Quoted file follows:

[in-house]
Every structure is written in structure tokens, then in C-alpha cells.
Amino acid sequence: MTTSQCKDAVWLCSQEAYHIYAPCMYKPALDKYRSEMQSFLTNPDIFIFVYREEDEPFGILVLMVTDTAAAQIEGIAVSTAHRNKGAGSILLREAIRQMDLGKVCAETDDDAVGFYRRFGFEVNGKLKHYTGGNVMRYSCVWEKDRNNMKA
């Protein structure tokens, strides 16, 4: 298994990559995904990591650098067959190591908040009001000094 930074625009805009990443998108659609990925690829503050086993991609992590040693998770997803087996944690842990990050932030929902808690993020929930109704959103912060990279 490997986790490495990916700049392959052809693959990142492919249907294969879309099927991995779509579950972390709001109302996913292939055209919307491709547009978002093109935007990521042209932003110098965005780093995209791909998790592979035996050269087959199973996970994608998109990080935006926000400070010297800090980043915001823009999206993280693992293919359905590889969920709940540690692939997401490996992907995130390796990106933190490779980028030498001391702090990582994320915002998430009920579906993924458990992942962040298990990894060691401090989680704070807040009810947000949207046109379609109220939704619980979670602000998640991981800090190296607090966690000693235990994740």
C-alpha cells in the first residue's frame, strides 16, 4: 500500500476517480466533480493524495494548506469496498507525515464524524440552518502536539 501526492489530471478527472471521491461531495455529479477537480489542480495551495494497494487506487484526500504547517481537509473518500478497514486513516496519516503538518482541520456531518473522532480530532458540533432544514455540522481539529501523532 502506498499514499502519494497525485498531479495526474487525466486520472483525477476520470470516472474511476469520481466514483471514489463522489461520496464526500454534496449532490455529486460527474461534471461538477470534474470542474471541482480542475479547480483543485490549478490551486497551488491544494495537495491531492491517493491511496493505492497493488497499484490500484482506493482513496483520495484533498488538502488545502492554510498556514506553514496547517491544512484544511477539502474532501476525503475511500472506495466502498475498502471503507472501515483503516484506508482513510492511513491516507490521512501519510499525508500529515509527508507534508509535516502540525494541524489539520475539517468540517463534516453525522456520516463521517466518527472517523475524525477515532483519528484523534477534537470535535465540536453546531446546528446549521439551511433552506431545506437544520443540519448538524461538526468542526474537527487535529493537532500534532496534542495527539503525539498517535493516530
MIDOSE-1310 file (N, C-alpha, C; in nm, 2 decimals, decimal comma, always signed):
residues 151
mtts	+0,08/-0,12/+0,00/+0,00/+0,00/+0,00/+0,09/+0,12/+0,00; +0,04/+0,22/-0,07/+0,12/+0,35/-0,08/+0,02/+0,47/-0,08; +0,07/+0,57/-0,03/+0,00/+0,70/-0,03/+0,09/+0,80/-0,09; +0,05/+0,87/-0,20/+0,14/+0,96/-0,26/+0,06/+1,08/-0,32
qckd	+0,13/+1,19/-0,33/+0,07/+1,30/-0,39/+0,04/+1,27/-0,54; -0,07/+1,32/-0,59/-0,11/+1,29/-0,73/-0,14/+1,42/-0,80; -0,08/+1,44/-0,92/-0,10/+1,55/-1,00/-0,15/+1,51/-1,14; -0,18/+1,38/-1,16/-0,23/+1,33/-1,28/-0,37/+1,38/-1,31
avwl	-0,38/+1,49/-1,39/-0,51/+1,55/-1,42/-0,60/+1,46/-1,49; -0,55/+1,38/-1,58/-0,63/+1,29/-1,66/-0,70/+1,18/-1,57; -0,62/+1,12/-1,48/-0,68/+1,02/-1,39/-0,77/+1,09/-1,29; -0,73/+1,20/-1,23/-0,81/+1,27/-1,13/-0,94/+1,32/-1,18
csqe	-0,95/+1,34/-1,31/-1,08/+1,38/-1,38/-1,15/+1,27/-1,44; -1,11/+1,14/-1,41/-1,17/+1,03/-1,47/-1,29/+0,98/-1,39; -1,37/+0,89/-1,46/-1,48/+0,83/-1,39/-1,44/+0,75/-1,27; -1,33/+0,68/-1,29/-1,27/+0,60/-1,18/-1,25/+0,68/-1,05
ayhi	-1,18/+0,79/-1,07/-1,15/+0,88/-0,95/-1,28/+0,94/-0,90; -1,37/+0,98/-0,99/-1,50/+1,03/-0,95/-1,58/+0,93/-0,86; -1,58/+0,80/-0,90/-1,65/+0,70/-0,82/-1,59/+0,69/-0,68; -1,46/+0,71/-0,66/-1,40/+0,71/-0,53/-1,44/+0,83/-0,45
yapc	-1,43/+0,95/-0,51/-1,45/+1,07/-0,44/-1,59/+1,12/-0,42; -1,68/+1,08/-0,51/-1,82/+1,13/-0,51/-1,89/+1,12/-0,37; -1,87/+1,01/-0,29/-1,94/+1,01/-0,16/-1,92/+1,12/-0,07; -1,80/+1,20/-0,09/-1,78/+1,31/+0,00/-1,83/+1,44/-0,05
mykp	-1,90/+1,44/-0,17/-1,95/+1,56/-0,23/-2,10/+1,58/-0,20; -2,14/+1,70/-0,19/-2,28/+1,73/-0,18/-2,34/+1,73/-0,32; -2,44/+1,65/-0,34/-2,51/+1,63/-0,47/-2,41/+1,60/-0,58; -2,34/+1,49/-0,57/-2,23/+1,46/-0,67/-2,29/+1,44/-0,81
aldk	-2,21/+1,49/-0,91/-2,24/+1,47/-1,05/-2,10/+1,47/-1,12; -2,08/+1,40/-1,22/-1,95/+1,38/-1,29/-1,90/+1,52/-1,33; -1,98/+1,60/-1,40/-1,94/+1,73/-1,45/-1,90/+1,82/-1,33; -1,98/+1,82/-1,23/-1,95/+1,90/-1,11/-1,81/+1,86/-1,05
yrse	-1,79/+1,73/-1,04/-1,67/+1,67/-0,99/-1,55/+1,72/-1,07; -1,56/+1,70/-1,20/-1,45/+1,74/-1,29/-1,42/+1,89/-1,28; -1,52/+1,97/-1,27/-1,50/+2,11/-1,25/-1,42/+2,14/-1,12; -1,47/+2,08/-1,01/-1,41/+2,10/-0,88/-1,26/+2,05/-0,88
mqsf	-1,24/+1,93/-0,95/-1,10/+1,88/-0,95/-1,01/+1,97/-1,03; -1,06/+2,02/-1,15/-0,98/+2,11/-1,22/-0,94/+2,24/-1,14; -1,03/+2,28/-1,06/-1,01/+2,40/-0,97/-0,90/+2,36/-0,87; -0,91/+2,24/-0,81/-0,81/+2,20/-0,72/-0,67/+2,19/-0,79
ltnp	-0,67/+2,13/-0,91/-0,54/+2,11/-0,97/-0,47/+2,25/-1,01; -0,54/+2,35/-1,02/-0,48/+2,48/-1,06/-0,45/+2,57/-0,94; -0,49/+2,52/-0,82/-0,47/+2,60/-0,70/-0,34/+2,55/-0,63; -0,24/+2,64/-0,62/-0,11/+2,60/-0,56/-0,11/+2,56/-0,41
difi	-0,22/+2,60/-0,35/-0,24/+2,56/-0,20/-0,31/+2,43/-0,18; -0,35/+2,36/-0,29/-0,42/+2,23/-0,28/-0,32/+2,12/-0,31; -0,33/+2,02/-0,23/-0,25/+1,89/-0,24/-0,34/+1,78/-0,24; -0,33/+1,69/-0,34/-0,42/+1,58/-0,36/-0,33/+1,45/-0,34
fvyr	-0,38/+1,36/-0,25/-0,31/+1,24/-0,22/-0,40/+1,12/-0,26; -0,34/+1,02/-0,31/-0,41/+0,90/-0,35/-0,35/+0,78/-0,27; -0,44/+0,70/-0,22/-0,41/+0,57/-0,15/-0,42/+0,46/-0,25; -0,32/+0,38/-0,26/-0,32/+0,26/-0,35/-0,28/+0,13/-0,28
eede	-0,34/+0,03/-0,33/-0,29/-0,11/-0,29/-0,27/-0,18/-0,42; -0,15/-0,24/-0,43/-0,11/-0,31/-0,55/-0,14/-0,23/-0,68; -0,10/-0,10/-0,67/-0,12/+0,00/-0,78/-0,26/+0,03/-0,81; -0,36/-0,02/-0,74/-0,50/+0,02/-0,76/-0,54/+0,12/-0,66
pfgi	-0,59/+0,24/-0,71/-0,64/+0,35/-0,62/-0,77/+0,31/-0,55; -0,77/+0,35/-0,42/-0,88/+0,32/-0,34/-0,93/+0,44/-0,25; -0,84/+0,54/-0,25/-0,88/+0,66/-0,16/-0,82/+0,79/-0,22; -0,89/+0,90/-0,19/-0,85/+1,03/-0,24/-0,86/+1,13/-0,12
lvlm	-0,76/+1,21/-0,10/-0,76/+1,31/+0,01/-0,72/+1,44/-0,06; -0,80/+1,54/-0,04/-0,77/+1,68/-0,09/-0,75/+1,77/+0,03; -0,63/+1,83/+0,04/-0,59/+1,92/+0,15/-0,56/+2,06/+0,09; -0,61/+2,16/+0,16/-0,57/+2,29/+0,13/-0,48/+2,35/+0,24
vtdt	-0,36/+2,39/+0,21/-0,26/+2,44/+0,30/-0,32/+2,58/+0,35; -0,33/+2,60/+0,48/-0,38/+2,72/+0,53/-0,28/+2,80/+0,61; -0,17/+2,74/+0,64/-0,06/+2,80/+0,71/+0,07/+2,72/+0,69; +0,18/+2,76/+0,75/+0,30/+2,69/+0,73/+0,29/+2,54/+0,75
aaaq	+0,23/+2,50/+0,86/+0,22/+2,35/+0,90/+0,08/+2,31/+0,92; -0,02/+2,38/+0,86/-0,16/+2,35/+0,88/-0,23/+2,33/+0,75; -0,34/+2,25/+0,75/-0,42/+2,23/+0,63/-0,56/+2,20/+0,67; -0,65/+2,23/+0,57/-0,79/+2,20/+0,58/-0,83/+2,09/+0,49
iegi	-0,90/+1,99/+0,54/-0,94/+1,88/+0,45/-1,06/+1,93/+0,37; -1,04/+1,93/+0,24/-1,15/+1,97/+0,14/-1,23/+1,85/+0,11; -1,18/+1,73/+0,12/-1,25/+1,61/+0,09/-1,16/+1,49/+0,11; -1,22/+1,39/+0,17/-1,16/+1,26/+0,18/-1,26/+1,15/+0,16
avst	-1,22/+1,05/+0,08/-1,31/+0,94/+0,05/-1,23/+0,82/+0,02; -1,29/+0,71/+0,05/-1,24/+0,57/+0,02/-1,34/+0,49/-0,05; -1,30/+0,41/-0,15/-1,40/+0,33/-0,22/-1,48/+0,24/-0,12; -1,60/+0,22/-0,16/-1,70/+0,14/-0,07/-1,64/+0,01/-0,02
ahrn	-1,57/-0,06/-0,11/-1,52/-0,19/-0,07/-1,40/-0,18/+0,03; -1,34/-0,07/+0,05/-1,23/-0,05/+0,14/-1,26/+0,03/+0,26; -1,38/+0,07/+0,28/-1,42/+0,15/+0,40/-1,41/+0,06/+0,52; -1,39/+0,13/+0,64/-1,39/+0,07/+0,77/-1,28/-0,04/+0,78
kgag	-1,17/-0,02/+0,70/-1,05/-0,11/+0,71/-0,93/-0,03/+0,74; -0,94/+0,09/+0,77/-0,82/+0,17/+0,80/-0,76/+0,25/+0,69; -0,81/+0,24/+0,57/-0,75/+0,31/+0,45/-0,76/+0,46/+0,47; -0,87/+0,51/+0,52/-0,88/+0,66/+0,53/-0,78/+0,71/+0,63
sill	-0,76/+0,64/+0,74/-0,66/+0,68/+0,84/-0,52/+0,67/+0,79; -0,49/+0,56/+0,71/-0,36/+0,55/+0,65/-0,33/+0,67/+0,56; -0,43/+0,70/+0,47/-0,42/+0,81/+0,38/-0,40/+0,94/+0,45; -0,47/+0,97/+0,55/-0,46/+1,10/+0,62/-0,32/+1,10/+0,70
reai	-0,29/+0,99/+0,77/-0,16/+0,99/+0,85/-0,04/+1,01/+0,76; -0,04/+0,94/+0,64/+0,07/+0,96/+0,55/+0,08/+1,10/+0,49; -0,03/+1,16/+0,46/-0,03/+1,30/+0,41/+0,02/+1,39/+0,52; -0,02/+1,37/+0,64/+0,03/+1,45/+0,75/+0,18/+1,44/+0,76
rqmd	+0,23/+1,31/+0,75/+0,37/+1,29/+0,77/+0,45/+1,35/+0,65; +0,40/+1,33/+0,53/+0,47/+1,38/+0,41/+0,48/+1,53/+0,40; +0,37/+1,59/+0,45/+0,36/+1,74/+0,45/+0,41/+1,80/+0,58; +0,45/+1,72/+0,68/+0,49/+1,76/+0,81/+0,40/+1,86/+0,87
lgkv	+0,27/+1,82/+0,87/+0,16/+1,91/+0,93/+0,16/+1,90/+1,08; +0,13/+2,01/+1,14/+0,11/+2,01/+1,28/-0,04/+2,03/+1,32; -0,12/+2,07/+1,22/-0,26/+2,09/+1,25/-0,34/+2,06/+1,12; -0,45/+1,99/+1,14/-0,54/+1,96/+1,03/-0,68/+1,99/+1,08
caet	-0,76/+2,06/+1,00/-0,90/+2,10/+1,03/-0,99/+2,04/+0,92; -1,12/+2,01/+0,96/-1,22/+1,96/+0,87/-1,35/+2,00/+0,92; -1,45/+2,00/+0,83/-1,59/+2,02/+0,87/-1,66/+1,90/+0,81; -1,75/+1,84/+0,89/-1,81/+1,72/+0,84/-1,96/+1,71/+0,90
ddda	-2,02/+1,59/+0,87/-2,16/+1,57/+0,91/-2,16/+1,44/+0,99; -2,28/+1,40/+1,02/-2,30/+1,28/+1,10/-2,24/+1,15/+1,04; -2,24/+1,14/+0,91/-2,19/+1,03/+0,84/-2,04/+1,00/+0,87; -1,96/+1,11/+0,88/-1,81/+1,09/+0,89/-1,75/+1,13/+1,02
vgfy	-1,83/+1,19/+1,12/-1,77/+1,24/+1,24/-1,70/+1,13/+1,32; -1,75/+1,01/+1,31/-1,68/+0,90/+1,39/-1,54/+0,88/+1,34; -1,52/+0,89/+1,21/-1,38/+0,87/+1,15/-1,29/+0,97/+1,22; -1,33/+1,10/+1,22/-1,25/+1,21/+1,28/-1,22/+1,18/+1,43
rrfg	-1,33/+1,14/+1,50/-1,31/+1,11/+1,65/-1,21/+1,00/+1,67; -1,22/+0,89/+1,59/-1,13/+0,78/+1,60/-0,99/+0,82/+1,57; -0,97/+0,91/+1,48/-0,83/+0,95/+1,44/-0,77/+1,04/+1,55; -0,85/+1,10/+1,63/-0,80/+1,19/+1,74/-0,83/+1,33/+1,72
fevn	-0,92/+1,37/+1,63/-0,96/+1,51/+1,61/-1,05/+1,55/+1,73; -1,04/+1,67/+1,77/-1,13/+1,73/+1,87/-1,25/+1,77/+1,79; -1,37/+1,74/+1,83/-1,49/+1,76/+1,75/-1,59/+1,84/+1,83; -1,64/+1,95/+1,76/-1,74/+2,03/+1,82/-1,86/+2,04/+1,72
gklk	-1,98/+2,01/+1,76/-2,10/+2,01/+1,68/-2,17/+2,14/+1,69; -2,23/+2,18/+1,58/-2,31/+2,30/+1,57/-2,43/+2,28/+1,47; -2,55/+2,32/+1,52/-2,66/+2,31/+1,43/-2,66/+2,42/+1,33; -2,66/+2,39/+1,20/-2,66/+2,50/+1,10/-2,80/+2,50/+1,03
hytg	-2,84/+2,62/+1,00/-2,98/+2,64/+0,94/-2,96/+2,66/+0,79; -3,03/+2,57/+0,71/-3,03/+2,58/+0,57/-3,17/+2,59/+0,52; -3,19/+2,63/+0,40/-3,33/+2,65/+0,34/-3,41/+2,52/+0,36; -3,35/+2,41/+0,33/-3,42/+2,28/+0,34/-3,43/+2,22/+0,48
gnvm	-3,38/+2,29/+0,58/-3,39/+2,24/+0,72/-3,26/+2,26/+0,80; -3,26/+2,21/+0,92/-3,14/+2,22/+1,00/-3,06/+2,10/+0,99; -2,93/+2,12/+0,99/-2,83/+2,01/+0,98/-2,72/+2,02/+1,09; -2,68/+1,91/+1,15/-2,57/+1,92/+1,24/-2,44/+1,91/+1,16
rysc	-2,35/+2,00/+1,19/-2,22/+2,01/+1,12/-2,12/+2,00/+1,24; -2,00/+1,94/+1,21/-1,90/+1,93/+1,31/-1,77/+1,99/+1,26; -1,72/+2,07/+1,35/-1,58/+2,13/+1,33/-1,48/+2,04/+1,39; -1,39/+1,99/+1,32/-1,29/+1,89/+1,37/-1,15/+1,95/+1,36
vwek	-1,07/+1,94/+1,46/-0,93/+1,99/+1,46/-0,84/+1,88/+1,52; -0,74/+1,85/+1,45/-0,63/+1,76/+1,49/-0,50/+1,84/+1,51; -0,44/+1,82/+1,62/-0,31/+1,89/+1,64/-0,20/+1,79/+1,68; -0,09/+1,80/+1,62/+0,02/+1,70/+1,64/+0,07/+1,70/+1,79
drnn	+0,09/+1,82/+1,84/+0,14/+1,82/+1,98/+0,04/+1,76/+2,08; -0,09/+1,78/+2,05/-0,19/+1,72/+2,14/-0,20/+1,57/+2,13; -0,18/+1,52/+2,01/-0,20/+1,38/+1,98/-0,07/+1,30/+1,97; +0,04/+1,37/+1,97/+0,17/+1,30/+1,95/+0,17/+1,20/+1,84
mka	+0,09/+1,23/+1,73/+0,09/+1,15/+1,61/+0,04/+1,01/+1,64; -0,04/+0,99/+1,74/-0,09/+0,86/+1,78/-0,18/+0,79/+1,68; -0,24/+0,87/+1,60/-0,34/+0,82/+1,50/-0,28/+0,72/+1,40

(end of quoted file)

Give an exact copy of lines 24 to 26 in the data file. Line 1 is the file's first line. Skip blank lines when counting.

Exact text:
vtdt	-0,36/+2,39/+0,21/-0,26/+2,44/+0,30/-0,32/+2,58/+0,35; -0,33/+2,60/+0,48/-0,38/+2,72/+0,53/-0,28/+2,80/+0,61; -0,17/+2,74/+0,64/-0,06/+2,80/+0,71/+0,07/+2,72/+0,69; +0,18/+2,76/+0,75/+0,30/+2,69/+0,73/+0,29/+2,54/+0,75
aaaq	+0,23/+2,50/+0,86/+0,22/+2,35/+0,90/+0,08/+2,31/+0,92; -0,02/+2,38/+0,86/-0,16/+2,35/+0,88/-0,23/+2,33/+0,75; -0,34/+2,25/+0,75/-0,42/+2,23/+0,63/-0,56/+2,20/+0,67; -0,65/+2,23/+0,57/-0,79/+2,20/+0,58/-0,83/+2,09/+0,49
iegi	-0,90/+1,99/+0,54/-0,94/+1,88/+0,45/-1,06/+1,93/+0,37; -1,04/+1,93/+0,24/-1,15/+1,97/+0,14/-1,23/+1,85/+0,11; -1,18/+1,73/+0,12/-1,25/+1,61/+0,09/-1,16/+1,49/+0,11; -1,22/+1,39/+0,17/-1,16/+1,26/+0,18/-1,26/+1,15/+0,16